A few months back The Economist had a great text about economists and how they are, apparently, getting too big for their britches. Here's a few excerpts:
"...Despite their collective failure to predict the financial crisis ... economists are still very influential. They write newspaper columns, advise politicians and offer expensive consulting services to business-folk far more than other academics.
...economists have come to believe that they are superior. A survey in 1985 found that just 9% of graduate students in economics at Harvard strongly believed that economics was “the most scientific of the social sciences”. But as economics became ever more mathematical, its practitioners grew in self-confidence. By 2003 54% of the graduate economists studying at Harvard strongly agreed with the statement...
...economists demonstrate their self-belief in subtler ways too. Articles in the American Economic Review cite the top 25 political-science journals one-fifth as often as the articles in the American Political Science Reviewcite the top 25 economics journals. Another study found that American economics professors were less likely than their peers in other subjects to agree with the notion that “interdisciplinary knowledge is better than knowledge obtained by a single discipline.”
"The odd thing, the authors argue, is that we believe in economists almost as much as they believe in themselves."
The paper the article refers to is available here.
If this is the norm, and if economists are suddenly developing a high opinion of themselves (justifiable to some extent, apart from the quacks), then this could be one of their biggest problems:
|HT: Marginal revolution|
No more scientific-based debates in the field. This may well lead to complacency and even more dangerously - confirmation bias. It is surprising that even during the current crisis debates in top journals have been absent. This probably has a lot to do with the ascent of economic blogs. The debates have simply moved there. However academic blogs, even very good ones, are not science. They're fun and useful for getting quick information, but they're not science.
Another reason for the lack of journal-based debates is probably due to the fact that publication in a top economic journal takes a very long time (years even). Much longer than in natural sciences (see The Royal Society for example). So a debate between two opposing ideas is being done much quicker via blogs. Taking the discussion to a journal requires building a model, and/or a lot of empirical testing (which is certainly justified).
However, if I was to be asked what's the biggest threat to economics as a science (fragile as it is), it would be that its models become an aim in themselves. That's what math is all about, and to some extent economists still tend to get preoccupied with math or game theory as the 'ultimate knowledge'. If one masters math, the saying goes, he/she must be a worthy scientist. Mastering math is only a necessary condition to be a worthy scientist. A sufficient one is to actually apply it. Math is a tool, as is game theory. You use tools to help you get a certain conclusion, a finding. But even more importantly one needs to test this finding using a rigorous scientific method.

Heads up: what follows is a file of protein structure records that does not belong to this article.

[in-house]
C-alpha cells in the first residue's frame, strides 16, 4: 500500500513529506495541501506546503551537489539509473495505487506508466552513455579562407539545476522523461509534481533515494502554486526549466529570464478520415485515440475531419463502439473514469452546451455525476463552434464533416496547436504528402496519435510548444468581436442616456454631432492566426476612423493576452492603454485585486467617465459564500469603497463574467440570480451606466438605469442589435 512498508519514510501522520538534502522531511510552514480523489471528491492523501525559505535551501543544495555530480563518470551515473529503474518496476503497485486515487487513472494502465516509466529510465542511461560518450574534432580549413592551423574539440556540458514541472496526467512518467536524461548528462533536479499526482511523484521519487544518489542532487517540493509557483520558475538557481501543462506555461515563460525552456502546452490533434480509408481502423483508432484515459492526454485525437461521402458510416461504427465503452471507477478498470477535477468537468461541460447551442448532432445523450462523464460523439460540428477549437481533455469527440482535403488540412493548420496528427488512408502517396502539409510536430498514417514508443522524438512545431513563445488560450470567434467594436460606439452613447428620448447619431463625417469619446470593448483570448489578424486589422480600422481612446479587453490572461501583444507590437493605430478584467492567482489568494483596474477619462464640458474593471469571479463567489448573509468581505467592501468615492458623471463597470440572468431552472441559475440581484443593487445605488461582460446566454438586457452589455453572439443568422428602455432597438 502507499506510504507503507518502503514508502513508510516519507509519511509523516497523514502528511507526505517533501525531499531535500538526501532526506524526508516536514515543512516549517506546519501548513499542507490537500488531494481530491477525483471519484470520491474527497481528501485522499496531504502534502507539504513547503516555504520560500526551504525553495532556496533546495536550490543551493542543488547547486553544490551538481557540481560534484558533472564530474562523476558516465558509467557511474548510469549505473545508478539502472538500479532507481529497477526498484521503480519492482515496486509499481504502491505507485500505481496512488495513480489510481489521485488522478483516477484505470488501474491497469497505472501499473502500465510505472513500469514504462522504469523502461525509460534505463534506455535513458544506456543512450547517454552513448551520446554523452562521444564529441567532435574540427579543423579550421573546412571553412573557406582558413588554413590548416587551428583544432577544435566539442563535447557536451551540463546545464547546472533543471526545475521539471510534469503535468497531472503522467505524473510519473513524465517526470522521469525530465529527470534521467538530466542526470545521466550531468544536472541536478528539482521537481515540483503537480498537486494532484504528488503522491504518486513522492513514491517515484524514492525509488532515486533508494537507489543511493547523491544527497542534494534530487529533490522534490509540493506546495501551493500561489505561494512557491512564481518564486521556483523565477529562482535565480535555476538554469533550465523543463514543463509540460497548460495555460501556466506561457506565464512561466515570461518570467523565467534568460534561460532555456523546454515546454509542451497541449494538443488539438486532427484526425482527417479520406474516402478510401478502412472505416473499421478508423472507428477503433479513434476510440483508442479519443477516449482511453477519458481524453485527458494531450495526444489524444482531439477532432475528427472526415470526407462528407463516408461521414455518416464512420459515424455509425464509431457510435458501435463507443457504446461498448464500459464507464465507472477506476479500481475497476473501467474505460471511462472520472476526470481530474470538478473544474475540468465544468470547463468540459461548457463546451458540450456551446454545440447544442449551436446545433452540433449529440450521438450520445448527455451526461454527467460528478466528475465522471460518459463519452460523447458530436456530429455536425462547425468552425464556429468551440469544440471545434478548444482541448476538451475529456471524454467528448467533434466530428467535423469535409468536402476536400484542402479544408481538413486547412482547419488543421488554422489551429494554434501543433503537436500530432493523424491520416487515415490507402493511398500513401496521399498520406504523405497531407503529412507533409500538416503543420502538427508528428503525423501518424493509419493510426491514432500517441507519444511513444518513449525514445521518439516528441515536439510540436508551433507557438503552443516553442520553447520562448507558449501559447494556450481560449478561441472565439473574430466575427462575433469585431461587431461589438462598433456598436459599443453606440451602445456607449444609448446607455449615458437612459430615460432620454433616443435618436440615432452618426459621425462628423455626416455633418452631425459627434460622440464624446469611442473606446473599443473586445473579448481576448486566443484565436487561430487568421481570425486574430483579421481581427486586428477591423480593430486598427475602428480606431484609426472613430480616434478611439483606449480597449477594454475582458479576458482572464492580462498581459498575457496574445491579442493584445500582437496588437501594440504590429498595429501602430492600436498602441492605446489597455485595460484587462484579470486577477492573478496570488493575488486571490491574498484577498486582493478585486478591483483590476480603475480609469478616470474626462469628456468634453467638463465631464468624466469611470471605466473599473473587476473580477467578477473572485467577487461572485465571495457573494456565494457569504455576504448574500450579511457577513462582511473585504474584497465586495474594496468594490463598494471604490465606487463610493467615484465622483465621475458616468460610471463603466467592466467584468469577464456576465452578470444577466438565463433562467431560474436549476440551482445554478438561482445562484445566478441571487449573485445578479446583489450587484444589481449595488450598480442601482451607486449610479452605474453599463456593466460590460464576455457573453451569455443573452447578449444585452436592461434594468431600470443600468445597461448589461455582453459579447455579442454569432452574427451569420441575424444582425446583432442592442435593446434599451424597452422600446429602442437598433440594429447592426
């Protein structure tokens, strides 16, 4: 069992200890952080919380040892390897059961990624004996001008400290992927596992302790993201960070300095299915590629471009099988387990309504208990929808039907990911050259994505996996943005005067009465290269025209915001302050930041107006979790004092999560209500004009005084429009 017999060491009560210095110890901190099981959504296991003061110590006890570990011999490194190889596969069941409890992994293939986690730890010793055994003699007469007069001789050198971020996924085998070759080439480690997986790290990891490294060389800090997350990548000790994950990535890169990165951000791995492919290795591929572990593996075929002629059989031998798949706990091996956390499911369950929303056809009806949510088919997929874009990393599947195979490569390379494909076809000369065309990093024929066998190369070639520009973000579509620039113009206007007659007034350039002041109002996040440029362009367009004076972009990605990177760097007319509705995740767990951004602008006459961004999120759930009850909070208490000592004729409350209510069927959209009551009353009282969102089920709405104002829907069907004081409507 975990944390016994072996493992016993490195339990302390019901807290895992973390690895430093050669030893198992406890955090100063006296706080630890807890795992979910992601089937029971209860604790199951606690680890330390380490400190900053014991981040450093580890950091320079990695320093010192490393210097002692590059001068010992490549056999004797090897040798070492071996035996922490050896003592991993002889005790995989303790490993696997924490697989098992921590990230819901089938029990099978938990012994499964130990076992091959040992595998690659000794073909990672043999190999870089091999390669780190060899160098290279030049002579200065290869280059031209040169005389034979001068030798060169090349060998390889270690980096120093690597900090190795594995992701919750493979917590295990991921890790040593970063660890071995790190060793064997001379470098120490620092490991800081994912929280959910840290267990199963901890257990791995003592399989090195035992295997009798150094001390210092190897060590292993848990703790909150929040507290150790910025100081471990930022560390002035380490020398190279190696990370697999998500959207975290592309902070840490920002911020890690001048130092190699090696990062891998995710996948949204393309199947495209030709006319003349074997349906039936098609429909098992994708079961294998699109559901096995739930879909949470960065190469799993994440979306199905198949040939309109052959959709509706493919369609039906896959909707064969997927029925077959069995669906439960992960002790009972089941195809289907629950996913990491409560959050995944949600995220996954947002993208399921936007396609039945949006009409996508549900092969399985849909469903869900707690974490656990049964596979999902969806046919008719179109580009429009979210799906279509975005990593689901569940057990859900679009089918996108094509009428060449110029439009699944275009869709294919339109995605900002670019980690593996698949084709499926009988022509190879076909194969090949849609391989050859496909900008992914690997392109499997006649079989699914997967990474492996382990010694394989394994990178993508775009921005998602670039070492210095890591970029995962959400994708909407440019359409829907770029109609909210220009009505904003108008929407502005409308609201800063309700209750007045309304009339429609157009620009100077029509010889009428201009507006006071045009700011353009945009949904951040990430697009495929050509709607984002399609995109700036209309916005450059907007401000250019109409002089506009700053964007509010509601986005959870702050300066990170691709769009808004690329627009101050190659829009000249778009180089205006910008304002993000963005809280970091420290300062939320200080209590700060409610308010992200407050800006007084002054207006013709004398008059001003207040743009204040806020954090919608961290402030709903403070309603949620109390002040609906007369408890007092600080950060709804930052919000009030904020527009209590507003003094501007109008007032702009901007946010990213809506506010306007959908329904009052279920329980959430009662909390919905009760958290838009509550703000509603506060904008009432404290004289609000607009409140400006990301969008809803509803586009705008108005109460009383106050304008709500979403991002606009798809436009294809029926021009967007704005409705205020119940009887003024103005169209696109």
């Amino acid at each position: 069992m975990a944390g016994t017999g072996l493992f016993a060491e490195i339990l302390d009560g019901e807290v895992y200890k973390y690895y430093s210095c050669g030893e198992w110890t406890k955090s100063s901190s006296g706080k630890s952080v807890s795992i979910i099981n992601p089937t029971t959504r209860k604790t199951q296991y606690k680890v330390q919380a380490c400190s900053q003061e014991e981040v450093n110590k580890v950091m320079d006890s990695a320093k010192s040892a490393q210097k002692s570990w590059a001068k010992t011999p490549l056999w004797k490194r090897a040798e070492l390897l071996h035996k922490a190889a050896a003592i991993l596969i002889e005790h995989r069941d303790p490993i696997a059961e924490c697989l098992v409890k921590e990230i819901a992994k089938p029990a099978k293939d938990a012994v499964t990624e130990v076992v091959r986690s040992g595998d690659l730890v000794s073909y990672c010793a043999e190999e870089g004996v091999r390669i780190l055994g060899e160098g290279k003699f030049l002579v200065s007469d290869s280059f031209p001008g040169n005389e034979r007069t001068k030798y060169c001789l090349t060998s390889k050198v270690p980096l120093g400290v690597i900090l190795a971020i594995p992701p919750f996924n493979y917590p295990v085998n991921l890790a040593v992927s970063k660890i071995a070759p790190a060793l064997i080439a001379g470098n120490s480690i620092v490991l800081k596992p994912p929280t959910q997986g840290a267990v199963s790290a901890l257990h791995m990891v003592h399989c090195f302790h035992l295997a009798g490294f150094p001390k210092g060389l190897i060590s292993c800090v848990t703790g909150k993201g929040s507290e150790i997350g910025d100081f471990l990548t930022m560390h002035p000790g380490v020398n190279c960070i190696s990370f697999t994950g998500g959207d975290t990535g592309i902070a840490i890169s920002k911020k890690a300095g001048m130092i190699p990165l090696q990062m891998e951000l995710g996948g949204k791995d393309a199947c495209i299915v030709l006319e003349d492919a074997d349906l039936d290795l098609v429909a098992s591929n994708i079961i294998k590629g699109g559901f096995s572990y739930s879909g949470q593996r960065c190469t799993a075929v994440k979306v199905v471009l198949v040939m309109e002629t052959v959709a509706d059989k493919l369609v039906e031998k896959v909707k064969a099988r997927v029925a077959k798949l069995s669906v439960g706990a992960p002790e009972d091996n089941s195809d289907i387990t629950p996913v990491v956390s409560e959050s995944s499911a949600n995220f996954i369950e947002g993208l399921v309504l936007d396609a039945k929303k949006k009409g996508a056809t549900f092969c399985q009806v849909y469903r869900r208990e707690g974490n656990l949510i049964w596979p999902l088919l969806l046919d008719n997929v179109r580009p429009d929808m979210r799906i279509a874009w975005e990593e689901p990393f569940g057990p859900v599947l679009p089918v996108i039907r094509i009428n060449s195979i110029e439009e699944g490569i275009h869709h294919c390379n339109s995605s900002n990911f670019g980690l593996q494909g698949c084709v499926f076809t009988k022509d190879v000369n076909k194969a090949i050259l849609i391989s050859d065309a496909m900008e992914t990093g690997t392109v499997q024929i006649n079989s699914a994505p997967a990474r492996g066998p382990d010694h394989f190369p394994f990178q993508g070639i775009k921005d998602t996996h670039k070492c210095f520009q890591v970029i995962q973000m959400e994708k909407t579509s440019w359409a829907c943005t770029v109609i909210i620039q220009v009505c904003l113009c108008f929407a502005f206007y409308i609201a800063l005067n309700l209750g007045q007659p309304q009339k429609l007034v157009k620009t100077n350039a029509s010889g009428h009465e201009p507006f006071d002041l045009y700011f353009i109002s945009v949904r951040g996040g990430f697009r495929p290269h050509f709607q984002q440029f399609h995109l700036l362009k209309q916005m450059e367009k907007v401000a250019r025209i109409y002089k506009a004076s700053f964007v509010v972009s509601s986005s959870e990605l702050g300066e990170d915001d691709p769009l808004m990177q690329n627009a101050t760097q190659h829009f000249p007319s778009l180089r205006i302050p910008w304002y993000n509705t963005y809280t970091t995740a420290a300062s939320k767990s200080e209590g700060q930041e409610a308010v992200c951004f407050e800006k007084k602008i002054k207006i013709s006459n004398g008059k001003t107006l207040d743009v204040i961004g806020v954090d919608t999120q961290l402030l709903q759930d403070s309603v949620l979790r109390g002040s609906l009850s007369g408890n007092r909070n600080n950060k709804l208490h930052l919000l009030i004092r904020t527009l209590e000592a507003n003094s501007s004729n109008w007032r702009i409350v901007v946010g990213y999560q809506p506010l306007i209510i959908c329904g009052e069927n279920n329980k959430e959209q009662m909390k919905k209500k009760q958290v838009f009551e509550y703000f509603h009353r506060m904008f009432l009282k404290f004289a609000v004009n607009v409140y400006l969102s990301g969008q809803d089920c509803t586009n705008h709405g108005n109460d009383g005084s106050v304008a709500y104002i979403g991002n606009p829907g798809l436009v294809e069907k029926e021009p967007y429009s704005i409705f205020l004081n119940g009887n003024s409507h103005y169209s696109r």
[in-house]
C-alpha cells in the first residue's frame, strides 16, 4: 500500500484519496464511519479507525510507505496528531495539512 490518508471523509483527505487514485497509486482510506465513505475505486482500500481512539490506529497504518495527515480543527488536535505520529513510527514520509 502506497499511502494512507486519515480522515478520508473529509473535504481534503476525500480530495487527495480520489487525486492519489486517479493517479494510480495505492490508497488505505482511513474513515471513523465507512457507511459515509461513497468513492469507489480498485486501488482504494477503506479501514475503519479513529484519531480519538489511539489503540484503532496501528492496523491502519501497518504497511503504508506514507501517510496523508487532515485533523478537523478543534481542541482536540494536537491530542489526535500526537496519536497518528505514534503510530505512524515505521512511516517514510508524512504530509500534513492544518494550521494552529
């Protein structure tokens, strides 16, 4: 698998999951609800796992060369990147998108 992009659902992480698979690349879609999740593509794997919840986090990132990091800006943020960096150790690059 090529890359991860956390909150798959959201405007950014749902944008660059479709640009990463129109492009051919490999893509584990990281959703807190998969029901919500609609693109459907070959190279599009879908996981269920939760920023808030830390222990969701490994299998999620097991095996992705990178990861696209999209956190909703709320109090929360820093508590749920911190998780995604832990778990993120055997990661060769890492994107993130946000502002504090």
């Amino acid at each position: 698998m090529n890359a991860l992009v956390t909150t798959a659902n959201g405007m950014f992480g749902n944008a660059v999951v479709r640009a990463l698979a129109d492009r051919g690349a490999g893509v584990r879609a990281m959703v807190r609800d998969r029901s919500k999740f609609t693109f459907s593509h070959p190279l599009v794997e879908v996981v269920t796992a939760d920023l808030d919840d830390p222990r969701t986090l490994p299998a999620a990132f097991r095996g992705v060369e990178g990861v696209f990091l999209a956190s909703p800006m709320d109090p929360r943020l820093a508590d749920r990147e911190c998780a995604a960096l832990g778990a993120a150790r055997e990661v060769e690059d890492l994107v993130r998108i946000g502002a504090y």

This is what makes me optimistic about the future of economics as a science. I'm seeing more and more academic papers based on applying a scientific method, experiment-based, and less and less focusing on what we can call politically-biased macro (Noah Smith has a lot to say about this, check it our here, here or here).
We all, of course, study economics to understand, influence and possibly (hopefully) design economic policy to make the economy better, more efficient. Even those with "wrong" ideas have only the best intentions. However, too much focus in economics has been placed on designing the "right" macroeconomic (fiscal or monetary) policy. In my opinion, the research direction should go the other way. First we experimentally test and analyze the current policies, find out what's wrong with them and then fix them. No grand scheme, no one-size-fits-all approach. A bottom-up, micro-based approach. This is why I subscribe to institutional economics. It's all about fixing one institution at a time and eventually change the paradigm. Changing informal institutions by changing the formal institutions. And vice versa. It's all self-perpetuating anyway.